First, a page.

This guest post was written by Jason Bushey. Jason is a personal finance blogger and the Editor of Creditnet.com, an online authority on credit repair and comparing credit cards.
“What’s up with my credit score?”
It’s a reasonable question, especially the first time you check your credit score. If you see a low number staring back at you – 680 and below – then you’ve got a little bit of work cut out for you. It’s also a good opportunity to ask why your credit score is … well, the way it is.
If you want the best possible interest rates – be it on auto loans, a mortgage or future credit card offers – you’ll want to nudge that credit score from just OK to good and even excellent. And in determining how to improve your credit score, it’s imperative to understand what your credit score is made up of.
OK, here’s what’s up with your credit score.
First, if you’ve ever skipped a credit card payment entirely or made multiple late payments, then yes, your credit score will suffer for it. The inventors of the FICO score (the score you’re probably looking at) have said time and again that the biggest factor in determining your score is your payment history. Every time you make a credit card, loan or mortgage payment on time, you’re helping your score. And every time you miss one of these payments … well, you’re hurting it significantly, along with your chances of future creditor approval.
Second, if you’re carrying a high balance on some or all of your credit cards, you’re doing further damage to your score. Those same FICO inventors have said that the second biggest factor determining your score is your credit-utilization ratio, which is essentially the amount of debt you owe relative to your total available credit line. The guys and gals at FICO are super helpful, and will even go so far as to tell you how much debt you’re allowed to keep without negatively affecting your score; 30 percent, though 10 percent is ideal. Keep your credit card balance as low as possible; it’ll save you money on interest in the short and long-term.
There are several other smaller factors that play a role in calculating your score, but those are the two biggies. And if the above issues sound like they could be wreaking havoc on your score, there’s an easy way to start repairing that score, and it begins with applying for a new credit card.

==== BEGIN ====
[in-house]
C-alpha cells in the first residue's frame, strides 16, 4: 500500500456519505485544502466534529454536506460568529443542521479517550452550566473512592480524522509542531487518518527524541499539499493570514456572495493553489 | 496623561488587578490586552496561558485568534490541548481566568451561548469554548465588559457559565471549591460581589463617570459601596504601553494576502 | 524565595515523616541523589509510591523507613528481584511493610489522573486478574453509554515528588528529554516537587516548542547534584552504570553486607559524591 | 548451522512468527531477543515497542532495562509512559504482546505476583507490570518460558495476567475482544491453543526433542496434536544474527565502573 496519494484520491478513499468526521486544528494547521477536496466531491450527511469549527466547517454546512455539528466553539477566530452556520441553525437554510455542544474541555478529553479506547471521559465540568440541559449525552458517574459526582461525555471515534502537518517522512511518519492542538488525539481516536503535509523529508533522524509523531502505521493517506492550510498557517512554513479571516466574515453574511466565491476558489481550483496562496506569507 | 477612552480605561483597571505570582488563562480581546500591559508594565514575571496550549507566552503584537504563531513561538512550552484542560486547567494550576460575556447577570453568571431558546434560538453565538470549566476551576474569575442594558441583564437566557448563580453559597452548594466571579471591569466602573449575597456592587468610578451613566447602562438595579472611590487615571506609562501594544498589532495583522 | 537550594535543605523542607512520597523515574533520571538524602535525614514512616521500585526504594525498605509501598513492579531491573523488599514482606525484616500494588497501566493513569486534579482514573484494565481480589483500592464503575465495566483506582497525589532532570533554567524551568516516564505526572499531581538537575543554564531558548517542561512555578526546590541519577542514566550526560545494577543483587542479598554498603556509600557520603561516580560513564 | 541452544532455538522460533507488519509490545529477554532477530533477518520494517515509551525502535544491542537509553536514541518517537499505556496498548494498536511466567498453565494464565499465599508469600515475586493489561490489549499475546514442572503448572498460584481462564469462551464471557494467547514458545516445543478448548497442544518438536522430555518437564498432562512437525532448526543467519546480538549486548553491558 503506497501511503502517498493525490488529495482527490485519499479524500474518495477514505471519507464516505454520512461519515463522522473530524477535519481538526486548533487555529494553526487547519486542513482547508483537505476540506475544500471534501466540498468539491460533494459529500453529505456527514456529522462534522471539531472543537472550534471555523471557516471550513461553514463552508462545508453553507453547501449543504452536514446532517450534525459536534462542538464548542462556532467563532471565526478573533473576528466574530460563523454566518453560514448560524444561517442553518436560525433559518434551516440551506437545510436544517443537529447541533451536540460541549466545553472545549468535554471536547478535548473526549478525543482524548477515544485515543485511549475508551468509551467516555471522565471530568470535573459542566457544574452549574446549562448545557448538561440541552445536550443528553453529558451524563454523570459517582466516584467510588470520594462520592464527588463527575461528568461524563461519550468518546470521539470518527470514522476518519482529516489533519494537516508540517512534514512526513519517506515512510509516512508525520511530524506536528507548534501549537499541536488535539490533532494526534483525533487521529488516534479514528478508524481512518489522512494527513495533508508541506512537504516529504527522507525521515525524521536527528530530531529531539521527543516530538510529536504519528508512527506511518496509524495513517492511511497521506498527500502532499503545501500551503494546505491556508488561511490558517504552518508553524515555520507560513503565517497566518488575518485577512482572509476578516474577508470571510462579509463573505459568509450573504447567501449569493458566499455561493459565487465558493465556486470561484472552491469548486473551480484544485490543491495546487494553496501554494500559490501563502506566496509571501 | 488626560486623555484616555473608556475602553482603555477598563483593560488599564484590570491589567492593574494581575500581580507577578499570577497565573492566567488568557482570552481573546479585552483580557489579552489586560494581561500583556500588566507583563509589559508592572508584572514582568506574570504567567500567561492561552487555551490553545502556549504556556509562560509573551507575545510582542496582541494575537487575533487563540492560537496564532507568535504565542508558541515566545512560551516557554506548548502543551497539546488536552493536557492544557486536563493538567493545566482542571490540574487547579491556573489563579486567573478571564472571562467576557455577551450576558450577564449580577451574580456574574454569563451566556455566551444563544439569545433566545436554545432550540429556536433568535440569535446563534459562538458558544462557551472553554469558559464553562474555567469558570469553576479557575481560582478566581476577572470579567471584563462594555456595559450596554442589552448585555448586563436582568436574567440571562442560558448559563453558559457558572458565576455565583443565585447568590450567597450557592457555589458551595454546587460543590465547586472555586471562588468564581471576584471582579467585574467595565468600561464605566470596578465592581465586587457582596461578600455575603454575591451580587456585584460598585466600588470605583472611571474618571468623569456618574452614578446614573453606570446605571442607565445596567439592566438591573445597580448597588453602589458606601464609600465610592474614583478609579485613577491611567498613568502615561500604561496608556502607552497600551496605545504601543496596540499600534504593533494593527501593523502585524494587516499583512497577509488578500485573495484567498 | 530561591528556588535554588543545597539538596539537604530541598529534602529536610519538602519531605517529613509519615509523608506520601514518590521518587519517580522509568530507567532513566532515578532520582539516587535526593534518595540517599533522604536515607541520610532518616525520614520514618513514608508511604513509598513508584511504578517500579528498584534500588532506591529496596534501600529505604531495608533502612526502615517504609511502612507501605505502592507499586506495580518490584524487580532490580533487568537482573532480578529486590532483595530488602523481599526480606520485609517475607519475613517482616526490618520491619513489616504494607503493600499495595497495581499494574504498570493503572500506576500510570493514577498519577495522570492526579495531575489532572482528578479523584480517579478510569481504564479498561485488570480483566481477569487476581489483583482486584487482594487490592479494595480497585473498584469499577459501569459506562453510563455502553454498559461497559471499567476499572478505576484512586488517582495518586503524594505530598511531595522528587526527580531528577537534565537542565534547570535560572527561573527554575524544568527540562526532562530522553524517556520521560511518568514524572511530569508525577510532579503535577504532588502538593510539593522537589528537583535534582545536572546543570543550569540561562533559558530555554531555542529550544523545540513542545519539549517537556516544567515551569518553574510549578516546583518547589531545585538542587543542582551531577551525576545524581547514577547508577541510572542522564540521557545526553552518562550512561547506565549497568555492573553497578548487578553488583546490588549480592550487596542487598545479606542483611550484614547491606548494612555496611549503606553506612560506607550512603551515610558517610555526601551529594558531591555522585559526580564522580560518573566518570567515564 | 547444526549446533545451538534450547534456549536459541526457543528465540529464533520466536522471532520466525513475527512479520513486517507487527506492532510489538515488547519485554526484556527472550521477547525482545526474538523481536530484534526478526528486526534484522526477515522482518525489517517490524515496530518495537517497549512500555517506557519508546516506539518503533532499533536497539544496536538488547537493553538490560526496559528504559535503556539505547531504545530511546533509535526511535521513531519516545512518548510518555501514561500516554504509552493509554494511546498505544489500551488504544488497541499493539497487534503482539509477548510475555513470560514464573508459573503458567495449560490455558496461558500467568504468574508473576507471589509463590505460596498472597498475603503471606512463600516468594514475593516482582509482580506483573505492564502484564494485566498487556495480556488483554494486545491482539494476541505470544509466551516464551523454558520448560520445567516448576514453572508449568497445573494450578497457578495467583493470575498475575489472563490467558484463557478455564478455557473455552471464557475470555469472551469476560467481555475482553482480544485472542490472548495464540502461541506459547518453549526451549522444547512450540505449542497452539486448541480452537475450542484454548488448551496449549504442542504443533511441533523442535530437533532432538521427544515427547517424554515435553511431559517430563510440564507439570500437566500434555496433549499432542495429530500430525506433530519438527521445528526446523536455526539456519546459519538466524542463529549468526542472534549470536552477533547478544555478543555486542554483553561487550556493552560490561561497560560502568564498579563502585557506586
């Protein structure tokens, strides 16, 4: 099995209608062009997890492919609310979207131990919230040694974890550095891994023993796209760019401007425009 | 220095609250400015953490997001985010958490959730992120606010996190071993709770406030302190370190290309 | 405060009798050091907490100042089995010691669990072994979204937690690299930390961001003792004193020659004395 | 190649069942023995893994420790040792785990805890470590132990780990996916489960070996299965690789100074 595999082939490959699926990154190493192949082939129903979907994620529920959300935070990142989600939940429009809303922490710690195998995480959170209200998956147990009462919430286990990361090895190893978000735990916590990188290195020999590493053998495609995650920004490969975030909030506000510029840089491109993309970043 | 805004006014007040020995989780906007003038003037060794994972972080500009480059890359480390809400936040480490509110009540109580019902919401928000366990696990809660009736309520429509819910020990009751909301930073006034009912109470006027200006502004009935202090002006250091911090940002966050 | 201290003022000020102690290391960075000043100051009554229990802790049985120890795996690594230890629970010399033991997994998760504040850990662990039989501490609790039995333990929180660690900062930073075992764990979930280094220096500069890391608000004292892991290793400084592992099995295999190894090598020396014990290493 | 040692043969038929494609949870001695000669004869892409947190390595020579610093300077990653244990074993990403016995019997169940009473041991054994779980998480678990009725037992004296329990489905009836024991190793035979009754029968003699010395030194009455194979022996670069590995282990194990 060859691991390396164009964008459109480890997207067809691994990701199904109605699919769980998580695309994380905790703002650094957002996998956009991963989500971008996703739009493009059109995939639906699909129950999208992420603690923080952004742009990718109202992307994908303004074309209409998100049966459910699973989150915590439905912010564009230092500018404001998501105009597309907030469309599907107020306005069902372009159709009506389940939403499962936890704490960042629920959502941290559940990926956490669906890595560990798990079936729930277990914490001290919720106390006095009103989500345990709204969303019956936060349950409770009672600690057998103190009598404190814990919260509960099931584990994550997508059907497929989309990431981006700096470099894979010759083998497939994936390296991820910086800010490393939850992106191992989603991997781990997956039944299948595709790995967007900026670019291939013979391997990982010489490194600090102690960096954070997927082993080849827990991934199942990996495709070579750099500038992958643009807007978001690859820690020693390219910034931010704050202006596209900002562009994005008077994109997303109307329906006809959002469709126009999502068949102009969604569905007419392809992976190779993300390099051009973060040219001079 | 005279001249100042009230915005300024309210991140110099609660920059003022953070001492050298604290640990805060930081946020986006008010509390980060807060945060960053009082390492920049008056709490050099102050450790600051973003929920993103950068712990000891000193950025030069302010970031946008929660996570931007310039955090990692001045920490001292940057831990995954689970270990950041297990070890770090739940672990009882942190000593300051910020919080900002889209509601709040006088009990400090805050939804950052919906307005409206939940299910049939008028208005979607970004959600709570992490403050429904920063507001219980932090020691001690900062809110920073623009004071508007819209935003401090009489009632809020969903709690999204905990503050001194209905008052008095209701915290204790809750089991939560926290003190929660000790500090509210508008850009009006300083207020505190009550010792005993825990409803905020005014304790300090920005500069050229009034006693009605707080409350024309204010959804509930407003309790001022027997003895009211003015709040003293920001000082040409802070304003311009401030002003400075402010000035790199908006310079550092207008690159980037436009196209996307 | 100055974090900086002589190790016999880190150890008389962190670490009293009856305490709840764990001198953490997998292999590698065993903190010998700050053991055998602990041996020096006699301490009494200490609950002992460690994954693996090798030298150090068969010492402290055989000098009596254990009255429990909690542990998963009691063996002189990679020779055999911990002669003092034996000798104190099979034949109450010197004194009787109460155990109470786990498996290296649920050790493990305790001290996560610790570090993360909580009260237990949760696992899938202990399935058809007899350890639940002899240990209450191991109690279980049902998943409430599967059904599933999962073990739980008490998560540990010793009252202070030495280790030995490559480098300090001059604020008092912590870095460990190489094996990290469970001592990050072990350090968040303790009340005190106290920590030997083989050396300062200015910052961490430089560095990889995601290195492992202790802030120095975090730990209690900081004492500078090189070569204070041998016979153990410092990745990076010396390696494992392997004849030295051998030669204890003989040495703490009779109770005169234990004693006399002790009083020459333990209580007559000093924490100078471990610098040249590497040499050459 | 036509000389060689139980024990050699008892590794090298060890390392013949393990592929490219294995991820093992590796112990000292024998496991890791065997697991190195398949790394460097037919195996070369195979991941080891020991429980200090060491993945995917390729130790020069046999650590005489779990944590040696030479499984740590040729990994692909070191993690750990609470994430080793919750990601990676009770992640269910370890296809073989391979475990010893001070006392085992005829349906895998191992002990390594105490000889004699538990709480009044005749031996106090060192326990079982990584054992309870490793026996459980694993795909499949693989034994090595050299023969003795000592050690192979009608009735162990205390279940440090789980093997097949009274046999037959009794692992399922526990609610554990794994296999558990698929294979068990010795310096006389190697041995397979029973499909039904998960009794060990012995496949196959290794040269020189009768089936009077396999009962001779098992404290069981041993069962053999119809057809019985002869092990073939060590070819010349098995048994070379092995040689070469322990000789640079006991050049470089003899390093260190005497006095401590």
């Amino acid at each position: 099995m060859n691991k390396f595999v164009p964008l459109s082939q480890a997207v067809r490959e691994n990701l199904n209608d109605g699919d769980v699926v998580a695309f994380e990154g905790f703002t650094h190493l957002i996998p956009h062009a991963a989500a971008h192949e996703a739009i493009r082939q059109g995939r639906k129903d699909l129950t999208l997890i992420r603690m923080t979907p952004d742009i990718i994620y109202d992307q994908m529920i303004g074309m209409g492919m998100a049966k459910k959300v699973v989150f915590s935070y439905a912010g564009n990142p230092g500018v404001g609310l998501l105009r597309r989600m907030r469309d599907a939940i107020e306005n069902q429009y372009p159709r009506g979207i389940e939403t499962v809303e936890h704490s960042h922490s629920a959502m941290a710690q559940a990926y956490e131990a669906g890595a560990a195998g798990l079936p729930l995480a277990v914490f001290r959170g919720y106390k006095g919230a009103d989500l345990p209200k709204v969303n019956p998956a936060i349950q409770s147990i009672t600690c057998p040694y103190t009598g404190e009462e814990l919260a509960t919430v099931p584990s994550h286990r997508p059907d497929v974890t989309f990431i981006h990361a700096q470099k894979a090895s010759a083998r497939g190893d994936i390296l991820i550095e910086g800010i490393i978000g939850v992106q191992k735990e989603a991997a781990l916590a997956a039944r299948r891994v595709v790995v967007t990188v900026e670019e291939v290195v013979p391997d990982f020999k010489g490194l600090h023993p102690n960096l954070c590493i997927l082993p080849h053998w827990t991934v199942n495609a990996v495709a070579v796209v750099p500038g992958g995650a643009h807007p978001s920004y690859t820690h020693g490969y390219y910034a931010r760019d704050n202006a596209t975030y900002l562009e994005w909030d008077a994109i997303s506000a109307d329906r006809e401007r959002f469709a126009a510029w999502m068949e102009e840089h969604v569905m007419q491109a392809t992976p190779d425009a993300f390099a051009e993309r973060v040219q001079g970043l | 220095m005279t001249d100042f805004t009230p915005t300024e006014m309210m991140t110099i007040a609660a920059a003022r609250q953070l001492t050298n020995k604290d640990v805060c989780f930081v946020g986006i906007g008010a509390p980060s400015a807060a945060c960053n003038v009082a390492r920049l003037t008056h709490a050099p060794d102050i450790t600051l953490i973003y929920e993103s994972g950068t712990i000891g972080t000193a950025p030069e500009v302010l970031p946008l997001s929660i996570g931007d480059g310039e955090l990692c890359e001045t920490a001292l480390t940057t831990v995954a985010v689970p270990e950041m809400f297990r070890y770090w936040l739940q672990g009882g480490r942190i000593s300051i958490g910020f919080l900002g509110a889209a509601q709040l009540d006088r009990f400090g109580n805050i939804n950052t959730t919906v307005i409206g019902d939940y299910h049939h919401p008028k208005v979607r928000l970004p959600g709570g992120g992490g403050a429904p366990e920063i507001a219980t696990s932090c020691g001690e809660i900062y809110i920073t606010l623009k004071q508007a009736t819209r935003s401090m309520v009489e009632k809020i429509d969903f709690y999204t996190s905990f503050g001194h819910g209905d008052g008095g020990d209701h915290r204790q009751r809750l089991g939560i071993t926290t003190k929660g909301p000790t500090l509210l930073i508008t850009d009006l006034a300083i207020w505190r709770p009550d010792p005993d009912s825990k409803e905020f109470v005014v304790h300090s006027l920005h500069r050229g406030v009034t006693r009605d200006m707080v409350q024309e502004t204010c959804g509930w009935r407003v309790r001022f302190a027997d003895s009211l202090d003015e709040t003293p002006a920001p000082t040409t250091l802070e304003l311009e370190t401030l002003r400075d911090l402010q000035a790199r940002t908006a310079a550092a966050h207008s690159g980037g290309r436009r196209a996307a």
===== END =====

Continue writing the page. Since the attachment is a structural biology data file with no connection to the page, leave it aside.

That’s right – credit cards, when used correctly, can be extremely helpful in your journey back from “meh” credit. There are credit cards to repair credit aimed at various credit levels, from the bottom of the barrel to so-so, and even those scores bordering on fair or good.
How do they work? By targeting the above issues directly, namely improving your payment history and extending your credit line.
Applying for a new credit card gives you another opportunity to improve and expand your payments history. For instance, if you only had one card previously and up the ante to two, you could double the amount of payments you make each month. That means you’re improving your payments history at twice the rate you were previously, which is no small feat when you think about it.
If your credit is good enough (in the mid-to-upper 600’s), you might even get approved for a credit card that applies 0 percent interest for a temporary period of time on balance transfers. These cards can help you pay down your debt interest-free by literally transferring some or all of the balance on your old card and applying it to a new card. It’s the equivalent of refinancing your credit card debt, basically.
Paying down your existing debt is crucial to repairing your credit score because it lowers that all-powerful credit-utilization ratio, which is the second reason using a new credit card responsibly to get your score in order is a good idea: a new card extends your credit line.
If you go from owing $350 in credit card debt with a total available credit line of $1,000, to $350 in debt and a total available credit line of $2,500, you just lowered your debt-to-credit ratio considerably. (Note that credit lines vary, but this example assumes a new credit card limit of $1,500.) That’s yet another way in which your shiny new card can help you improve your credit.
To sum it up, building your credit is simple but it does take time and a little action on your part. The trick is to know what makes up your score and how to use a credit card intelligently and to your advantage. (And if you made it this far into the article, then you should be good to go!)